The following is a demonstration of the Timetable for a typical other dust-related (non-asbestos) claim. It may not apply to every case heard by the Tribunal.
For full information on proceedings at the Tribunal, refer to the 'Relevant Legislation' panel (on right).
A case is initiated by the plaintiff lodging a Statement of Claim form at the Tribunal Registry with the appropriate
fee. All forms are available for download (along with a schedule of fees) at
‘Forms & Fees’.
All parties (plaintiffs and defendants) should consider obtaining legal representation (see
‘Legal Assistance’). Plaintiffs need to ensure that their claims comply with the requirements of the relevant Legislation, particularly in respect of the timeframes for submitting forms and other supporting documents.
As soon as possible after lodging the Statement of Claim, the plaintiff must file and serve on the defendants a
Form 14 Statement of Particulars (Personal Injury), listing the information required for the case (for further information, refer to
Legal Information & Resources). After the Statement of Claim is filed with the Tribunal, the matter will automatically be listed (scheduled) for a Directions Hearing within six weeks.
Each defendant after being served with the plaintiff’s Statement of Claim, should consider filing and serving an
Appearance and/or a Defence forms (forms 6A, 6B, 7A or 7B) within the time required by the Legislation.
The Tribunal begins to manage the case by using a Directions Hearing to determine what should occur, in what order, by when, in order to progress the Claim towards readiness for a Hearing date.
Tribunal Directions Hearings are usually held on Tuesdays. A Notice of Motion form (Notice of Motion Form 20) should be completed and filed in order to seek a Directions Hearing date (fees apply).
A Directions Hearing is a preliminary Mention of the Claim in Court where a party formally asks the Judge for Orders that certain things be done in order to help progress the case. The Judge will ask other parties for comment and then make Orders directing the parties on how to progress the case. For example the Judge could Order:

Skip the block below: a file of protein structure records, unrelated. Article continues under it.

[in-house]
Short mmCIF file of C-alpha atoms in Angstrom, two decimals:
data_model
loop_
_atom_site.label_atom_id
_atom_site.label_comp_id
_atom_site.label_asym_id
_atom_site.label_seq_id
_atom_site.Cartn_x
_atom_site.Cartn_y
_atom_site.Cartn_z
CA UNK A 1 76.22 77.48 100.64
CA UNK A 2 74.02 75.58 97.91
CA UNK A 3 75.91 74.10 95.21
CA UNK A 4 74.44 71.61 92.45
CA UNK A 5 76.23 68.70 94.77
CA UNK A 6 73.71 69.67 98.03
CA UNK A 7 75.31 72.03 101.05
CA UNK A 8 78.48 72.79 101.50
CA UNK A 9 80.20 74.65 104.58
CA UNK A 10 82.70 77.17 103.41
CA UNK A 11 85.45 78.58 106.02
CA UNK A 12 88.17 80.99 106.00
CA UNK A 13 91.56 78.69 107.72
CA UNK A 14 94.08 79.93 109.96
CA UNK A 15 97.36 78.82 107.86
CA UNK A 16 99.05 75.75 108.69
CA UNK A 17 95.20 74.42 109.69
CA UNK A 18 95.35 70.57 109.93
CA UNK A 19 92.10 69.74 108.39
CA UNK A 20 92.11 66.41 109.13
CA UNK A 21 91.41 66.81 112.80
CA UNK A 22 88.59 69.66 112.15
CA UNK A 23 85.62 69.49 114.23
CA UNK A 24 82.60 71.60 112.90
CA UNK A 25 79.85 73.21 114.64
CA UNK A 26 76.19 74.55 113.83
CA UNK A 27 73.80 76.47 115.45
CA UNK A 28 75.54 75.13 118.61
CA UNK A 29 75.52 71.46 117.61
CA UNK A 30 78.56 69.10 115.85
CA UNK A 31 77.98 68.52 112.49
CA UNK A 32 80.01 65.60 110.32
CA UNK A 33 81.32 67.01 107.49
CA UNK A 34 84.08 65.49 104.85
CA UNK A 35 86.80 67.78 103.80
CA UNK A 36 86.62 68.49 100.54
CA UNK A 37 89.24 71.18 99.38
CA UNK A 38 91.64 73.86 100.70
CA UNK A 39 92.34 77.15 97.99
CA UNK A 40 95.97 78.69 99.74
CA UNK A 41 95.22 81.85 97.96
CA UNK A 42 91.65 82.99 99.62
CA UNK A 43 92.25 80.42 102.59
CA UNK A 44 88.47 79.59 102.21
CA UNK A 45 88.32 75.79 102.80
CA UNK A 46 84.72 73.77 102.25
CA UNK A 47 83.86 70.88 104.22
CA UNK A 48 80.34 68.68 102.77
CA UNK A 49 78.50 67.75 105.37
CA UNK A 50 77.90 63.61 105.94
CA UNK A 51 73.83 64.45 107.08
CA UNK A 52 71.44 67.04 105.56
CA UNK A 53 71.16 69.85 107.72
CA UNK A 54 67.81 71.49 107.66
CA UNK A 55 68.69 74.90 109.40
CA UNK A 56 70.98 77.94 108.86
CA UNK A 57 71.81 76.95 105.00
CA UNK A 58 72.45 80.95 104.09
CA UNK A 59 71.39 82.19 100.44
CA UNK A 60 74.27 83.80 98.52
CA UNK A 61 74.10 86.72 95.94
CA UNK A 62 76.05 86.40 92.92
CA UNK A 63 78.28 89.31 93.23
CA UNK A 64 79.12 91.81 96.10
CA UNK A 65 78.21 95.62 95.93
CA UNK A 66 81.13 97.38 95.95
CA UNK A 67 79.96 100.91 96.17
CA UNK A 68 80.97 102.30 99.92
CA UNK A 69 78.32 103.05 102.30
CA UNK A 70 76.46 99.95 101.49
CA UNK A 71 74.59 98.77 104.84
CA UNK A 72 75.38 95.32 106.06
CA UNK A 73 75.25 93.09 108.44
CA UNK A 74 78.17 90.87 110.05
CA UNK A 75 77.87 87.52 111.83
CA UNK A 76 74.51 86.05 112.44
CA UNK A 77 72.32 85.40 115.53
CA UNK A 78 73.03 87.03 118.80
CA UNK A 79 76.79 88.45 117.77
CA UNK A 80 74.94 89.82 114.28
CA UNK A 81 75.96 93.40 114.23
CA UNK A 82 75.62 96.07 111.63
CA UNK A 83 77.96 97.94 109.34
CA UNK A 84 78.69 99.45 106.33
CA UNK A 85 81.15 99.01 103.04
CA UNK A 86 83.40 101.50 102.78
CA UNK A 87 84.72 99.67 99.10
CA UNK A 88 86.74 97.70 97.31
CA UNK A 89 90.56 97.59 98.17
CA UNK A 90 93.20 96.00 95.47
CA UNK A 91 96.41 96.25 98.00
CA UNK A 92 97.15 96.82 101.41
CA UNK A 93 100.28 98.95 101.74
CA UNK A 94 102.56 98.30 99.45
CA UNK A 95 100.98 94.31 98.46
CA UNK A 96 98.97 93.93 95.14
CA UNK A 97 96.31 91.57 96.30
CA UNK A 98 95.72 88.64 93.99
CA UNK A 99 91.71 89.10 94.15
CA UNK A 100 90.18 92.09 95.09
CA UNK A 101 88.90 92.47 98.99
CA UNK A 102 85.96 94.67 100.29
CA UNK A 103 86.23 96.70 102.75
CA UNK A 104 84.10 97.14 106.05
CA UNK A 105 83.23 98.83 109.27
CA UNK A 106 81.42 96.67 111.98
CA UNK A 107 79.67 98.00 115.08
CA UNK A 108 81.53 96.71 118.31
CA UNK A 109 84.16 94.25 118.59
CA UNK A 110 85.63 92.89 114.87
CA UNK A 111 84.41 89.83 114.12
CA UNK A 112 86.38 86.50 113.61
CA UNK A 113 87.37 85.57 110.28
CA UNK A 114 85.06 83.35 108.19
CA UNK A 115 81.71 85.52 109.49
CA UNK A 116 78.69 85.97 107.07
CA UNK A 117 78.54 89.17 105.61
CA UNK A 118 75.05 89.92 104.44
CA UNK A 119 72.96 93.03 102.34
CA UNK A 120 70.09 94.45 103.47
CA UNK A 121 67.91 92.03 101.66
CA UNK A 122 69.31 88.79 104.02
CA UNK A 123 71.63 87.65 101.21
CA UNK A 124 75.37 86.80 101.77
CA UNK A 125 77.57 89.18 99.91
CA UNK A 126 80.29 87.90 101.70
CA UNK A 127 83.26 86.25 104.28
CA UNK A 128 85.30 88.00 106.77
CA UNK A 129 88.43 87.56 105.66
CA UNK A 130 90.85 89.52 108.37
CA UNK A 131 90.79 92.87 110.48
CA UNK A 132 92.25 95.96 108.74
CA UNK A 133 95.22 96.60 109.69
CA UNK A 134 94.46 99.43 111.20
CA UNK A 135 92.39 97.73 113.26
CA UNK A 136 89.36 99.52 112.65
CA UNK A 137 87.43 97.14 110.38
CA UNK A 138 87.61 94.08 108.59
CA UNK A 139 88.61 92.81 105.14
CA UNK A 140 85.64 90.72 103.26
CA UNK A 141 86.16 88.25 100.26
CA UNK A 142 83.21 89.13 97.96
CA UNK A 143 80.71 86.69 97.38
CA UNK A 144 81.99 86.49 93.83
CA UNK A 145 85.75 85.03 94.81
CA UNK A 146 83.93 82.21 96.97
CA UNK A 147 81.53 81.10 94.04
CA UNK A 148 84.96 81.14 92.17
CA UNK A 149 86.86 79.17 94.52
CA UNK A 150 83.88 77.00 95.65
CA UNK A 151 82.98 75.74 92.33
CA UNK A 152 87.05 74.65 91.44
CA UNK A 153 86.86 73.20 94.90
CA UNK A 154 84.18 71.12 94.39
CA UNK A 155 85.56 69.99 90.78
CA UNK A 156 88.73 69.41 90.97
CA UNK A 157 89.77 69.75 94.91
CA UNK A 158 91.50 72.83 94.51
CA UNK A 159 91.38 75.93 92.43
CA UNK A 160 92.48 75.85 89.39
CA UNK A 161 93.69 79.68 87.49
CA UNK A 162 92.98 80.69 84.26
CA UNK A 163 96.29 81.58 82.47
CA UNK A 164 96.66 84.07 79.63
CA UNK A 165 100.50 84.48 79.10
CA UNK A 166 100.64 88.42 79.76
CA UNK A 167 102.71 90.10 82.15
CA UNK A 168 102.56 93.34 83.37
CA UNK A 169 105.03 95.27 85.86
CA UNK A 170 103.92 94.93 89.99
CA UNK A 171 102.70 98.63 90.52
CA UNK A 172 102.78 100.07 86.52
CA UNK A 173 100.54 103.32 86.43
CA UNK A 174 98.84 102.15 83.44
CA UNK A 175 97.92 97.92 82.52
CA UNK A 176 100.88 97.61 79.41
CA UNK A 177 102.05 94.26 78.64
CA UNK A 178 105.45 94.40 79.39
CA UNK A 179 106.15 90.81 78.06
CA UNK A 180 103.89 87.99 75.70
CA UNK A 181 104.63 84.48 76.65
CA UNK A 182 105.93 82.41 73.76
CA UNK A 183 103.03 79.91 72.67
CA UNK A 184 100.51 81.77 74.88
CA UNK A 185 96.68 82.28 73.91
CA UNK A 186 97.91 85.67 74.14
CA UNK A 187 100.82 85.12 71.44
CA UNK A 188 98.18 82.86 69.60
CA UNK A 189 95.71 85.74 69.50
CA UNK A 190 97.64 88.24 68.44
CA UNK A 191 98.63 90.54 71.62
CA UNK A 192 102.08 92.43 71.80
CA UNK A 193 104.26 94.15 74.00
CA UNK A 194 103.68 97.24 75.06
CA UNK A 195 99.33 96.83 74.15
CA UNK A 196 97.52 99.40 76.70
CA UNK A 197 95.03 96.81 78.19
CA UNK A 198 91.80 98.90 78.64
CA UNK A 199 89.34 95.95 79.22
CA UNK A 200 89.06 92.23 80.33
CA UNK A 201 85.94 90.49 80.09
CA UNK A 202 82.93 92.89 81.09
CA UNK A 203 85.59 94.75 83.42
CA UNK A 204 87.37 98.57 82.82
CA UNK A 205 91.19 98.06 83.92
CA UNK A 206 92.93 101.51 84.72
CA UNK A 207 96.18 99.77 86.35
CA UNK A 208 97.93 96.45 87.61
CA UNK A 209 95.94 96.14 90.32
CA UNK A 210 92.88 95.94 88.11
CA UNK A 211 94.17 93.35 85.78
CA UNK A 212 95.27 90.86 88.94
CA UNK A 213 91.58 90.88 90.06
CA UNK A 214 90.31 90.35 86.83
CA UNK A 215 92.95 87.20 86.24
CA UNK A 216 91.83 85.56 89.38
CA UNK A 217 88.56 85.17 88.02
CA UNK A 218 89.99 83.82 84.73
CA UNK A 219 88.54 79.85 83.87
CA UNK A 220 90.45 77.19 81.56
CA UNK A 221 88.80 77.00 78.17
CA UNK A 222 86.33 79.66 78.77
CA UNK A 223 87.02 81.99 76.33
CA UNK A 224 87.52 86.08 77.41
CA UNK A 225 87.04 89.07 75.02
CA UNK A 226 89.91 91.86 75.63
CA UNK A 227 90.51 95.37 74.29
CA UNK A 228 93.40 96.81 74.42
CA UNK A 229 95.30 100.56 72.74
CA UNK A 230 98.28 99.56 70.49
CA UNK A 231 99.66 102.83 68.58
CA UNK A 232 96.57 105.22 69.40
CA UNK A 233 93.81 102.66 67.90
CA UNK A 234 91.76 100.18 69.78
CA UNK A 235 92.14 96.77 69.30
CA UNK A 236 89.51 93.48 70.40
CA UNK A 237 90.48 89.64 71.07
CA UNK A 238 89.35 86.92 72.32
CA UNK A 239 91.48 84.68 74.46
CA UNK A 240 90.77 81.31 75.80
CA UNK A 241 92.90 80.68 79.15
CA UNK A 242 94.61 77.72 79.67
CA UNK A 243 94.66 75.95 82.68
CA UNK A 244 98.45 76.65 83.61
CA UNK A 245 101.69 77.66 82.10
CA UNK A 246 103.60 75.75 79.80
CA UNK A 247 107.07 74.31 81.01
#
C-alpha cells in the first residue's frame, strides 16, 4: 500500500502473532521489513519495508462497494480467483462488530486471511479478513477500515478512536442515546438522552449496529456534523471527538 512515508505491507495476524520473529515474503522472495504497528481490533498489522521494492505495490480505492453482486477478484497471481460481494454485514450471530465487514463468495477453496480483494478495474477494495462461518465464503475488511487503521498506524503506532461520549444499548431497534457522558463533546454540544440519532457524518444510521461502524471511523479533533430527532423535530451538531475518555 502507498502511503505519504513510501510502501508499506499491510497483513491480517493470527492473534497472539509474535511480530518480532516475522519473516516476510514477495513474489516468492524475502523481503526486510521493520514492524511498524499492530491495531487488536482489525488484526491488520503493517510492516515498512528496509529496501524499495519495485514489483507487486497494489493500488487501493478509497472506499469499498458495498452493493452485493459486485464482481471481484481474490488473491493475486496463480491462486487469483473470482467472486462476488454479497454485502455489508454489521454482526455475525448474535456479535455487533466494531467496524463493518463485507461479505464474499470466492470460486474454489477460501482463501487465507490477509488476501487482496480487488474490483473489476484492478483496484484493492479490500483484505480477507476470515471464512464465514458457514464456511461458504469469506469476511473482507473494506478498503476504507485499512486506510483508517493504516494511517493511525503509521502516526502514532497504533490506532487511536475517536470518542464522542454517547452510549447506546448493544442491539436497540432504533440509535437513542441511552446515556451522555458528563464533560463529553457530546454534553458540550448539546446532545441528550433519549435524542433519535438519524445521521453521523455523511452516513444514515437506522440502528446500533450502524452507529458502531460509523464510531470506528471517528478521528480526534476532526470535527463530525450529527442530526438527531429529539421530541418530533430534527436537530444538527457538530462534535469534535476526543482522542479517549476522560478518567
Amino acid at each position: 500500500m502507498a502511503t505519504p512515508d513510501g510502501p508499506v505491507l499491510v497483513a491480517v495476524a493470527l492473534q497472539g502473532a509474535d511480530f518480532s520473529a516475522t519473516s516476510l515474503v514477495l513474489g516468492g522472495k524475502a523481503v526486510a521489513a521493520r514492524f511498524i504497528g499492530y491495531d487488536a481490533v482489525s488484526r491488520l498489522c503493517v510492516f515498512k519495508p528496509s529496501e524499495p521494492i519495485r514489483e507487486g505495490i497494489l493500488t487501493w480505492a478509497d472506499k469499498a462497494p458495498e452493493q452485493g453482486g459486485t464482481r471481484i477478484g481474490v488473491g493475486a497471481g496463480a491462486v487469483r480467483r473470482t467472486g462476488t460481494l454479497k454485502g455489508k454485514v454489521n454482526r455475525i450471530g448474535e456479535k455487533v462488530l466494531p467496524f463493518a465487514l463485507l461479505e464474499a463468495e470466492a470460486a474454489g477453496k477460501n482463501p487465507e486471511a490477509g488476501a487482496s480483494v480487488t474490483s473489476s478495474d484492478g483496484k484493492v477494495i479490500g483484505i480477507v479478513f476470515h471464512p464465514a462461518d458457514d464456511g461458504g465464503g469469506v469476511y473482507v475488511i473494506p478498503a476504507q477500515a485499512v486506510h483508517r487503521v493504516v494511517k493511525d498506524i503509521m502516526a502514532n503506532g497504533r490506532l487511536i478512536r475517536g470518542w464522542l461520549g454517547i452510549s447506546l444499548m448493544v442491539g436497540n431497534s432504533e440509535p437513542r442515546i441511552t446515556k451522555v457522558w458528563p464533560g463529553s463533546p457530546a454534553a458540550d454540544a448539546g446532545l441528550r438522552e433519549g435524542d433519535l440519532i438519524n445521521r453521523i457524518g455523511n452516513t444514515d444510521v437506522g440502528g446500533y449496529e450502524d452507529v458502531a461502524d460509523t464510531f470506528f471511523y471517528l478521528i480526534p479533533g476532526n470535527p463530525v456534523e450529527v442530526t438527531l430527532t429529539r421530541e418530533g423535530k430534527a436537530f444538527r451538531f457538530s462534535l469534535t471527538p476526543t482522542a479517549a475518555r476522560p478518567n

A representing lawyer is expected to be familiar with the case and be able to inform the Tribunal about:
The parties have an opportunity to identify and resolve disputed issues in a conference held at the Tribunal prior to a Hearing. Apart from saving on legal costs, it can help the parties to focus on the substance of outstanding issues, thereby reducing the length of any Hearing. Any agreement between the parties can be put in writing in a Consent Order form (see
'Forms & Fees') and presented for consideration by the Tribunal.
All parties to a Claim can try to negotiate a settlement at any time, without having to continue through to Hearing.
Once an agreement has been put into writing in a Consent Order form (see
'Forms & Fees') and signed by all parties, it must be filed with the Tribunal together with a Consent Judgment form (see
'Forms & Fees').
An appointment will then be made with a Registrar or Judge (depending on the nature of the agreement), who will examine the agreement (known as the 'Orders') and, if appropriate, enter a 'Consent Judgment' to finalise the Claim.
A selection of laws and rules that apply to the Tribunal.
Dust Diseases Tribunal Act 1989
Dust Diseases Tribunal Regulation 2013
Dust DiseasesTribunal Rules
Civil Procedure Act 2005
Uniform Civil Procedure Rules 2005
publications for legal reference information
Dust Diseases Tribunal (Standard Presumptions -Apportionment) Order 2007